As part of the Women in Hollywood symposium I talked with lawyer Jill Greenfield of FieldFisher solicitors, who is currently pursuing the civil case against Hollywood producer Harvey Weinstein for alleged sexual assaults.
Inspired by the upcoming Women in Hollywood symposium and by broader current events in the US film industry, in this podcast I talk with American scholar and invited speaker at the symposium, Kerry McElroy. Kerry is an interdisciplinary scholar currently based at Concordia University in Montreal, who researches and writes on women’s exploitation in Hollywood. She has written on the casting couch, on ethnicity in Hollywood and much more.
This blog post contains a number of resources you may find of use prior to and during the symposium discussions surrounding the current and historic poor treatment of women in the American film industry. Simply click on the image to be taken to the resource.
Currently these resources focus heavily on the recent context, but this is not intentional.
These resources collected here are in no way exhaustive. I’d like this to grow and I would very much welcome further suggestions as to what to add here.
A thought-provoking episode of Radio 4’s Key Words For Our Time aired today, about the cultural significance of #MeToo as a phrase/hashtag.
It features Helen Lewis, Deputy editor of The New Statesman, is only 15 minutes long and is well worth a listen in advance of the Women In Hollywood symposium.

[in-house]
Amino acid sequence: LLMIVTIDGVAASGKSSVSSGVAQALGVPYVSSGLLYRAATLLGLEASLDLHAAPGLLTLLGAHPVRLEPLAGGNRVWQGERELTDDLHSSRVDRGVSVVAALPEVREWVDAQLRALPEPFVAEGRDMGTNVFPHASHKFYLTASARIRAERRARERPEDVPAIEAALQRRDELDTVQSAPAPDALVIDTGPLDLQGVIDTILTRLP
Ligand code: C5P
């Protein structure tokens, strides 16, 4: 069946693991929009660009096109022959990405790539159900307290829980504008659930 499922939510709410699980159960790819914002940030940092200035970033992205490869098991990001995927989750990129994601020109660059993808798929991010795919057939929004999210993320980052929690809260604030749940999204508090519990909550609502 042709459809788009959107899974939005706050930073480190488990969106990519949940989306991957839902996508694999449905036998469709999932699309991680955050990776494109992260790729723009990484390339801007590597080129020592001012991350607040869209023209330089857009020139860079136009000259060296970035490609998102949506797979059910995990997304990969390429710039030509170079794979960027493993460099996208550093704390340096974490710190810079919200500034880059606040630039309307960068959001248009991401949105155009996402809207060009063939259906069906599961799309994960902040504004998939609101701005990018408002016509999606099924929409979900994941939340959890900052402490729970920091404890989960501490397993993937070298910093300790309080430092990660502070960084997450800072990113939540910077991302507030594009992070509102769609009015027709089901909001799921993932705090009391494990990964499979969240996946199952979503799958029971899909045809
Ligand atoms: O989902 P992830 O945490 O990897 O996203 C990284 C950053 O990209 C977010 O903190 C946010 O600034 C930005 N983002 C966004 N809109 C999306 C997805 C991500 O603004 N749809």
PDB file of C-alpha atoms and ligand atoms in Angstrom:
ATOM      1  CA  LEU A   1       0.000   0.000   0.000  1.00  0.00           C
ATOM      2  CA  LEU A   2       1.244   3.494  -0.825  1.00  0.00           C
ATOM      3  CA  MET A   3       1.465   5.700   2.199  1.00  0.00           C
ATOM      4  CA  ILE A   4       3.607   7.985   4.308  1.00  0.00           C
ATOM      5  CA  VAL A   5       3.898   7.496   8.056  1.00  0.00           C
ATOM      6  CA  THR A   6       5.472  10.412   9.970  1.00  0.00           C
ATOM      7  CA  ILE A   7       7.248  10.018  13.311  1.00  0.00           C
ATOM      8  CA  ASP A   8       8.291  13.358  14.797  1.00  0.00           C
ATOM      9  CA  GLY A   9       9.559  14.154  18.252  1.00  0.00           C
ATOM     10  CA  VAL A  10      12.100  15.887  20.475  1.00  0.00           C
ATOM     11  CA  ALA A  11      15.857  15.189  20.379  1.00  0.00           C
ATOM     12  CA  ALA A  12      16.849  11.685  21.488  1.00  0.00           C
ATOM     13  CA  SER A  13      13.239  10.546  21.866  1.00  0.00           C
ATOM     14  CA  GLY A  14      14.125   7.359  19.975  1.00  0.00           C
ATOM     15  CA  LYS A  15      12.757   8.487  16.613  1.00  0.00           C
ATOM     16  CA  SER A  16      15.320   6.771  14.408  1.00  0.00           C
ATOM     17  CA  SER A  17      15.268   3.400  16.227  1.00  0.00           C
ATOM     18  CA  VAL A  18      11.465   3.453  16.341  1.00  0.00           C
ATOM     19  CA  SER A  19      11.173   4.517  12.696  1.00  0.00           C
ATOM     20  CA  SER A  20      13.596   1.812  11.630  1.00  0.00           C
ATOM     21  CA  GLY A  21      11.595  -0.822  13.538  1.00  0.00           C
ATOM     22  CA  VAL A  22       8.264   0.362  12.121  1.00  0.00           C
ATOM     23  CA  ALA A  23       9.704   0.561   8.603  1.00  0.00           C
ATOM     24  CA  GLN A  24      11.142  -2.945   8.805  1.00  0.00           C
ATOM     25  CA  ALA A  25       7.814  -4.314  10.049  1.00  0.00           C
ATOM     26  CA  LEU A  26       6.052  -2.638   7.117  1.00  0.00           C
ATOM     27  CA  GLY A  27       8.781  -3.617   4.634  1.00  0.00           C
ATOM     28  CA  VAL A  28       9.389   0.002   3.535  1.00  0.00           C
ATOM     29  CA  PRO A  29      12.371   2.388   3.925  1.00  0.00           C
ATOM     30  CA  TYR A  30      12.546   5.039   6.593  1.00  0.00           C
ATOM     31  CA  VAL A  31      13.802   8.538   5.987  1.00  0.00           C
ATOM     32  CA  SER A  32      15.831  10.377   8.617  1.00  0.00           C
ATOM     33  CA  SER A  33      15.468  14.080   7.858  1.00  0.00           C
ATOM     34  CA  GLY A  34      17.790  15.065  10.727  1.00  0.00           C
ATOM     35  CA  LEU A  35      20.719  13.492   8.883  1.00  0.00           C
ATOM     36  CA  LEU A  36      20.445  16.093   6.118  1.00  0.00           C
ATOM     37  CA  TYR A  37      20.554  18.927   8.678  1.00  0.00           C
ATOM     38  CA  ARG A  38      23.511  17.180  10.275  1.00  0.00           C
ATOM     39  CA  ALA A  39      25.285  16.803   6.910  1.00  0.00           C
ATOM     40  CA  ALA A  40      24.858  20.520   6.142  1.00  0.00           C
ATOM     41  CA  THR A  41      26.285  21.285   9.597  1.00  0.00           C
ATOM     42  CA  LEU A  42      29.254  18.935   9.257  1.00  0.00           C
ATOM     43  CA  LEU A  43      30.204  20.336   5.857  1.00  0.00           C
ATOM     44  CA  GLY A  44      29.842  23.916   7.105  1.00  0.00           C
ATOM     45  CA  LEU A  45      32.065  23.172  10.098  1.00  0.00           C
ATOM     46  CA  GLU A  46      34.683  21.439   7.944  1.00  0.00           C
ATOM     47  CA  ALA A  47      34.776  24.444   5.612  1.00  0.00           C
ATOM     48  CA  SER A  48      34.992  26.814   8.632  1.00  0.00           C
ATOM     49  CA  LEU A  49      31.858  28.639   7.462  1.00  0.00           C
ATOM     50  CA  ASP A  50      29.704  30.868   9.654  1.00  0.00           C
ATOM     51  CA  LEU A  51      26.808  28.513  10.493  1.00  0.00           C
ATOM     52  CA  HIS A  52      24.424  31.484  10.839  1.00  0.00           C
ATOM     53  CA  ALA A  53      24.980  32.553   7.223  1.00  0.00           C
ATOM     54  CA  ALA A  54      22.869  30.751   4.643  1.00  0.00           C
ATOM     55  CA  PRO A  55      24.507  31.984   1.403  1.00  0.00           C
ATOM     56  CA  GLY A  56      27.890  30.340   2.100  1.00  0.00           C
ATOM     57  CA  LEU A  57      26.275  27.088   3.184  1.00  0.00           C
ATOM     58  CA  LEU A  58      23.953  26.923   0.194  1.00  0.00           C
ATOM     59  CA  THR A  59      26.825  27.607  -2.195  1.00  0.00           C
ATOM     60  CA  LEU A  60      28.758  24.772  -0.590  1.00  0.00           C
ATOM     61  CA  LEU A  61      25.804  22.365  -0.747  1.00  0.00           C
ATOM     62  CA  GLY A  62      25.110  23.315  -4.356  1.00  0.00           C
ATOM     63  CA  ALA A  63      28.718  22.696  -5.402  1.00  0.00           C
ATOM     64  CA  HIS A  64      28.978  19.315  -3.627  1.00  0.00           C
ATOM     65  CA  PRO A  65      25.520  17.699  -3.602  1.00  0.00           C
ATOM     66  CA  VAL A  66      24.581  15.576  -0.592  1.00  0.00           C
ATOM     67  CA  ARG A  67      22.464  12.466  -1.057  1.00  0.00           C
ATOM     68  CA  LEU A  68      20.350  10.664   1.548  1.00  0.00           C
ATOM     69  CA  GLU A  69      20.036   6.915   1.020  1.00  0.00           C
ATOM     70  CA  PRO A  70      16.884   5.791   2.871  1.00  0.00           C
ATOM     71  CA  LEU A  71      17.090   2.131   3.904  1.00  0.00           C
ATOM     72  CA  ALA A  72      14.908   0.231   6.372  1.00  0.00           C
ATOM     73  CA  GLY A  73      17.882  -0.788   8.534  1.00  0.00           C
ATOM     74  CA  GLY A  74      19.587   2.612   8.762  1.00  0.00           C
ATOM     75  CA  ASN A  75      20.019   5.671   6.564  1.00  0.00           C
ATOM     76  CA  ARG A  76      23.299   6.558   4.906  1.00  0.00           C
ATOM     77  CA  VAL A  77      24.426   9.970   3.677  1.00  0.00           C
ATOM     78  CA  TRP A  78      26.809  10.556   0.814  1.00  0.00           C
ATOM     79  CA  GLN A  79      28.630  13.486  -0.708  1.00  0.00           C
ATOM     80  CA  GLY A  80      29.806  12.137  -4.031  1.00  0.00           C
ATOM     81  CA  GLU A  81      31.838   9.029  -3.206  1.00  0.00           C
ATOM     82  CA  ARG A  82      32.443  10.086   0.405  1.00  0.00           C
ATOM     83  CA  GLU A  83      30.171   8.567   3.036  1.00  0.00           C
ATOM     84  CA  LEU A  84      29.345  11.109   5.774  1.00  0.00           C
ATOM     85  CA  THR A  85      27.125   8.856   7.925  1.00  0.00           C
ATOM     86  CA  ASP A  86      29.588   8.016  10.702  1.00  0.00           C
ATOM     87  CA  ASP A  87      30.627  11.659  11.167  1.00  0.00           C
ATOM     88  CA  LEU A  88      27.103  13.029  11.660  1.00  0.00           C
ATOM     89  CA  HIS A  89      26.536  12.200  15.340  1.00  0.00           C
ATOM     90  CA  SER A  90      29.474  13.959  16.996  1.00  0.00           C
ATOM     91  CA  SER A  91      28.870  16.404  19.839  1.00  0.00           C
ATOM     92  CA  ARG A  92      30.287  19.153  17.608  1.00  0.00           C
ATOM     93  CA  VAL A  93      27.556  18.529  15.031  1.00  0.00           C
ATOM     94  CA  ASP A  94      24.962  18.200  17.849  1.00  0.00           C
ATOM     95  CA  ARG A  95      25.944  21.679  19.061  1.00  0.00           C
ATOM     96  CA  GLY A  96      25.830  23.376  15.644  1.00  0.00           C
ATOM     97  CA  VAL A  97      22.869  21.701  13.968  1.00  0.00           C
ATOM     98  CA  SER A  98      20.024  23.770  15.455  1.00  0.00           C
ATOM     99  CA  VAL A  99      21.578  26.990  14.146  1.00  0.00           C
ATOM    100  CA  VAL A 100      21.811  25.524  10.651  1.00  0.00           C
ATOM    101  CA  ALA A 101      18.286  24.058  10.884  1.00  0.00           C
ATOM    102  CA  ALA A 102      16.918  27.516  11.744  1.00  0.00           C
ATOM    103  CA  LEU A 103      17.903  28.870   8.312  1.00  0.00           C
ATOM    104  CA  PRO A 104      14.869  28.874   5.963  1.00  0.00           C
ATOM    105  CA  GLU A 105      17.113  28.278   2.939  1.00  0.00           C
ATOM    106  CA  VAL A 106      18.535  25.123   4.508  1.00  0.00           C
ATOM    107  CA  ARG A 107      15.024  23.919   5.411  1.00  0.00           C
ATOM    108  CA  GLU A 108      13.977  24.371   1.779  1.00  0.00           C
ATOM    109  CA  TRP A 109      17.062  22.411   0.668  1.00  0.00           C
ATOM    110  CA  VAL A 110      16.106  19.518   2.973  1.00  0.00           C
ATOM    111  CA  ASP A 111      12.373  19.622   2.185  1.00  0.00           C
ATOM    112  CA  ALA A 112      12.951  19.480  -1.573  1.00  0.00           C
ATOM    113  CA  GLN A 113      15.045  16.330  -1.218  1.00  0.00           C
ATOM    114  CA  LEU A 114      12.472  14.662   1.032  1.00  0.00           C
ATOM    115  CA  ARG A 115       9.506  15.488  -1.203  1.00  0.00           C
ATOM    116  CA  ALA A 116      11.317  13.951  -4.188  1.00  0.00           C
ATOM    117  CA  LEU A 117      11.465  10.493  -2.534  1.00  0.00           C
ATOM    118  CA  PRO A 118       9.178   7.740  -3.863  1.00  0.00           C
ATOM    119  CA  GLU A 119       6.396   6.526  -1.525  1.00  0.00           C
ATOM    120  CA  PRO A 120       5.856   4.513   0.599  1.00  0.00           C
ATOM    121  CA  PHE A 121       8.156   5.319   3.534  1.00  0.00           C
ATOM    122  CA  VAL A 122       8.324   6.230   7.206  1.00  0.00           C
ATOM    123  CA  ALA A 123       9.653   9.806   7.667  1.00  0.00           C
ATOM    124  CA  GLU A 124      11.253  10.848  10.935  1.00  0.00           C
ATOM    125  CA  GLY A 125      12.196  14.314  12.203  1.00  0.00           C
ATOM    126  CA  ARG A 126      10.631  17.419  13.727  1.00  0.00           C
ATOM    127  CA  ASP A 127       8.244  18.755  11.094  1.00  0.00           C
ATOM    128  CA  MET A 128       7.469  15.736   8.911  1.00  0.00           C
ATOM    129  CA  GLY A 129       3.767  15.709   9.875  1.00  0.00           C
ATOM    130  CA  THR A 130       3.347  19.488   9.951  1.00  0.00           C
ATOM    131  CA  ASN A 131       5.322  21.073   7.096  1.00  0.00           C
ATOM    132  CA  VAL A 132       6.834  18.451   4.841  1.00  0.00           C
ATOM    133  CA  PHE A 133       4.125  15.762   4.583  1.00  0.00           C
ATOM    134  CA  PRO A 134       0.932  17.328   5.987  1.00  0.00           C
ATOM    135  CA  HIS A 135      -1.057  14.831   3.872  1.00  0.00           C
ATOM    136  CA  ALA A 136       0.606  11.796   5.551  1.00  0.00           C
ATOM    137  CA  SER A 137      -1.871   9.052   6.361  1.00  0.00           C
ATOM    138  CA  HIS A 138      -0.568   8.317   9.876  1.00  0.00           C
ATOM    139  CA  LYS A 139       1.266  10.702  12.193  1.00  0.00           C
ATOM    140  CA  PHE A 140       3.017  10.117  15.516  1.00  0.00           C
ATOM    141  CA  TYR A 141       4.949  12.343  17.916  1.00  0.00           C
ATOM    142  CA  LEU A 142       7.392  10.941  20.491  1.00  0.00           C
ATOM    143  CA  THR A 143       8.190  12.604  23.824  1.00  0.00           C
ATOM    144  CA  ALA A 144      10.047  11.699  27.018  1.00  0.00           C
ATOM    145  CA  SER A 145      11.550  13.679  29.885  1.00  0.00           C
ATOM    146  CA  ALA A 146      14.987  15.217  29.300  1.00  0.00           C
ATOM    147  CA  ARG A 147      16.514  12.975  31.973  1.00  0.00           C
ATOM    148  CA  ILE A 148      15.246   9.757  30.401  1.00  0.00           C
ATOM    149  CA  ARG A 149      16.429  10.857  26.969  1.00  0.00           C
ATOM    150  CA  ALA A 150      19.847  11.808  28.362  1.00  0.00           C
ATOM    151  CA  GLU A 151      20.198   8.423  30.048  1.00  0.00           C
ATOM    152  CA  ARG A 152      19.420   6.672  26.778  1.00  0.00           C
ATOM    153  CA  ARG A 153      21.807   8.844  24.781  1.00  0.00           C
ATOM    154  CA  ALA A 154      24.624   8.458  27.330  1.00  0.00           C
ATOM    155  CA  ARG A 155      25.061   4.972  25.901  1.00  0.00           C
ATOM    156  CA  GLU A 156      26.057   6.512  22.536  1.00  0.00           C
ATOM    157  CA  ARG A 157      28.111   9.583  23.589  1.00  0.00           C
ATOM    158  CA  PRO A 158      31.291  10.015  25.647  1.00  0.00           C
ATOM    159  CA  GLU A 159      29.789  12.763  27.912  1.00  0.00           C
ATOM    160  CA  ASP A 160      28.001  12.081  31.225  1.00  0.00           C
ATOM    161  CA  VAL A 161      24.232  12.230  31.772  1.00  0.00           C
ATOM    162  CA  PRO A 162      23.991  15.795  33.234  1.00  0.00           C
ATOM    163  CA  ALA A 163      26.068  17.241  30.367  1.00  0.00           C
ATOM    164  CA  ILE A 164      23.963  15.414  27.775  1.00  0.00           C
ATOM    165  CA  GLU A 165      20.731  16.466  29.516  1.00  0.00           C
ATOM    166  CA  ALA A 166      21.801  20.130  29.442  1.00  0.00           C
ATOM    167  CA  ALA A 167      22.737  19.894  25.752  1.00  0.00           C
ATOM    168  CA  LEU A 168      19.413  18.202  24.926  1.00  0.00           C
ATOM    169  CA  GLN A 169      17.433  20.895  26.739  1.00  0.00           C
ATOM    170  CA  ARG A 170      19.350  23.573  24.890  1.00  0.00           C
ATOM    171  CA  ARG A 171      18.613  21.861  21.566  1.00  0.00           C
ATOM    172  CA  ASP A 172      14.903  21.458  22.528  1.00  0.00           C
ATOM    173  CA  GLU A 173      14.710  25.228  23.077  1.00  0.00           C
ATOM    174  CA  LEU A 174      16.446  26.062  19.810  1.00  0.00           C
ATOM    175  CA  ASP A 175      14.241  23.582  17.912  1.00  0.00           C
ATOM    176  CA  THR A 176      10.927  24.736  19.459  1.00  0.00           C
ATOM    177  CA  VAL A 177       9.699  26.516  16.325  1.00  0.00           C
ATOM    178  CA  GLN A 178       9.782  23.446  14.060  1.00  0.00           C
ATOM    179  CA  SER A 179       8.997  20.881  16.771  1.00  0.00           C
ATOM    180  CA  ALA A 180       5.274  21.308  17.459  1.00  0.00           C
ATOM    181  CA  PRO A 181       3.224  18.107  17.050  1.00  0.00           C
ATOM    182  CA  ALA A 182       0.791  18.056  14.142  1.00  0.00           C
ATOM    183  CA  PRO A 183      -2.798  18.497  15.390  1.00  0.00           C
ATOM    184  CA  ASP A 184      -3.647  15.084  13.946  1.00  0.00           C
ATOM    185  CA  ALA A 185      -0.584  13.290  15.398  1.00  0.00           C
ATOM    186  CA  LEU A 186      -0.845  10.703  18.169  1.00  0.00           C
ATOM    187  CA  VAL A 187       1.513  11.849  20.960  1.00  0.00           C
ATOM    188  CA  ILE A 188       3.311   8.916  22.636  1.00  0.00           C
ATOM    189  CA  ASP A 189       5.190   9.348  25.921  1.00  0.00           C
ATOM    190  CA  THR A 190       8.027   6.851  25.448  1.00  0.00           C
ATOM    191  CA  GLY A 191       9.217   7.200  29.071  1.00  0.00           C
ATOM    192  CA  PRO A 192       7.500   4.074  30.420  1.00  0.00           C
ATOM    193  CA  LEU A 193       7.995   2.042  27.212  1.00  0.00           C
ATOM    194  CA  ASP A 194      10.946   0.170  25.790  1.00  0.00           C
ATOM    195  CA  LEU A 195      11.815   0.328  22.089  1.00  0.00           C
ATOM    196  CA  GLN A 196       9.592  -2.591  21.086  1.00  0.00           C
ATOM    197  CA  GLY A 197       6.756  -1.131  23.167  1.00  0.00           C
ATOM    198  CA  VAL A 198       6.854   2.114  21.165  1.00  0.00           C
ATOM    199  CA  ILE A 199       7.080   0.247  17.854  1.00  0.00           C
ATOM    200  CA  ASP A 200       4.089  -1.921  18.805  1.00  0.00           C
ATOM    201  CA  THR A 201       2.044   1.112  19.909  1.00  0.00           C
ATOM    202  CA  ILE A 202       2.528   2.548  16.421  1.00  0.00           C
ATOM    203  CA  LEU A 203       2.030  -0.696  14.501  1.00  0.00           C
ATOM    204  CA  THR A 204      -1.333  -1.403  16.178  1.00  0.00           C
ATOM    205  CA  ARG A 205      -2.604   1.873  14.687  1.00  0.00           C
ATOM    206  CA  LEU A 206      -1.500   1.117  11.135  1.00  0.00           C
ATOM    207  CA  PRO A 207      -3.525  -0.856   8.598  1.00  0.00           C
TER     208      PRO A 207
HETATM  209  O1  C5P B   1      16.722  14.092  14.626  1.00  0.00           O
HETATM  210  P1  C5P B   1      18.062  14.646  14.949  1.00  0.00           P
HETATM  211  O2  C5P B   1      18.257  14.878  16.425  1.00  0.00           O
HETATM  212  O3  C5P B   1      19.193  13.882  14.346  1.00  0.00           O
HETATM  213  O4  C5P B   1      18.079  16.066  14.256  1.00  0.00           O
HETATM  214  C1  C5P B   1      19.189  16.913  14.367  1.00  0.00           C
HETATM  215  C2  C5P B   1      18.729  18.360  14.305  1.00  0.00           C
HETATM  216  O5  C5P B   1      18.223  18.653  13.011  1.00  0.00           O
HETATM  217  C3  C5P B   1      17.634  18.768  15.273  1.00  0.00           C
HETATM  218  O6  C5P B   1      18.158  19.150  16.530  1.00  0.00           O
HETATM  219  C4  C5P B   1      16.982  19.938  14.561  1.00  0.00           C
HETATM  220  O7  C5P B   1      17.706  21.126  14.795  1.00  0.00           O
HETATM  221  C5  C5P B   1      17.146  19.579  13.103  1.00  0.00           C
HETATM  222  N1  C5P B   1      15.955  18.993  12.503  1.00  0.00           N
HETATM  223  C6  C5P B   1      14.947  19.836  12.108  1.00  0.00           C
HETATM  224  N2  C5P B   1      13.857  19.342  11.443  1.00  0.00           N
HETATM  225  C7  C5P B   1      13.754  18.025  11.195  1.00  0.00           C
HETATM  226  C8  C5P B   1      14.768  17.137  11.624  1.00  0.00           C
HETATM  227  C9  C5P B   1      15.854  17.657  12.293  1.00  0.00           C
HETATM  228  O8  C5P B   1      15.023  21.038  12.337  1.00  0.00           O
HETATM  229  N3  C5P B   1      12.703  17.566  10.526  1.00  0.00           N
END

To listen click here
The Women In Hollywood symposium on May 28th is FREE to attend but booking your place in advance is essential, even if you are presenting at the event.
To do this simply visit our Eventbrite page here and fill in the short form.
Once you have completed this short form, you will receive a confirmation message and an email confirming your booking and giving you further information about the event.
If you have any queries please feel free to email firstname.lastname@example.org
To ensure that participants across a range of career stages and wage brackets are part of the conversation at the Women in Hollywood symposium, there is no registration fee to attend, but we are aware that there are other costs involved in attending.
To help cover the cost of attending, the Cinema and Television History research centre at DMU will be offering a travel bursary to a limited number of postgraduate students whose research interests link with the symposium and who want to attend this event.
The CATH MA Travel Bursary is a competitive fund for exceptional students completing or who have recently completed MAs but who are not registered for a PhD.
You don’t even have to be presenting at Women in Hollywood to be eligible to apply.
Email me email@example.com for a form or if you have any further questions.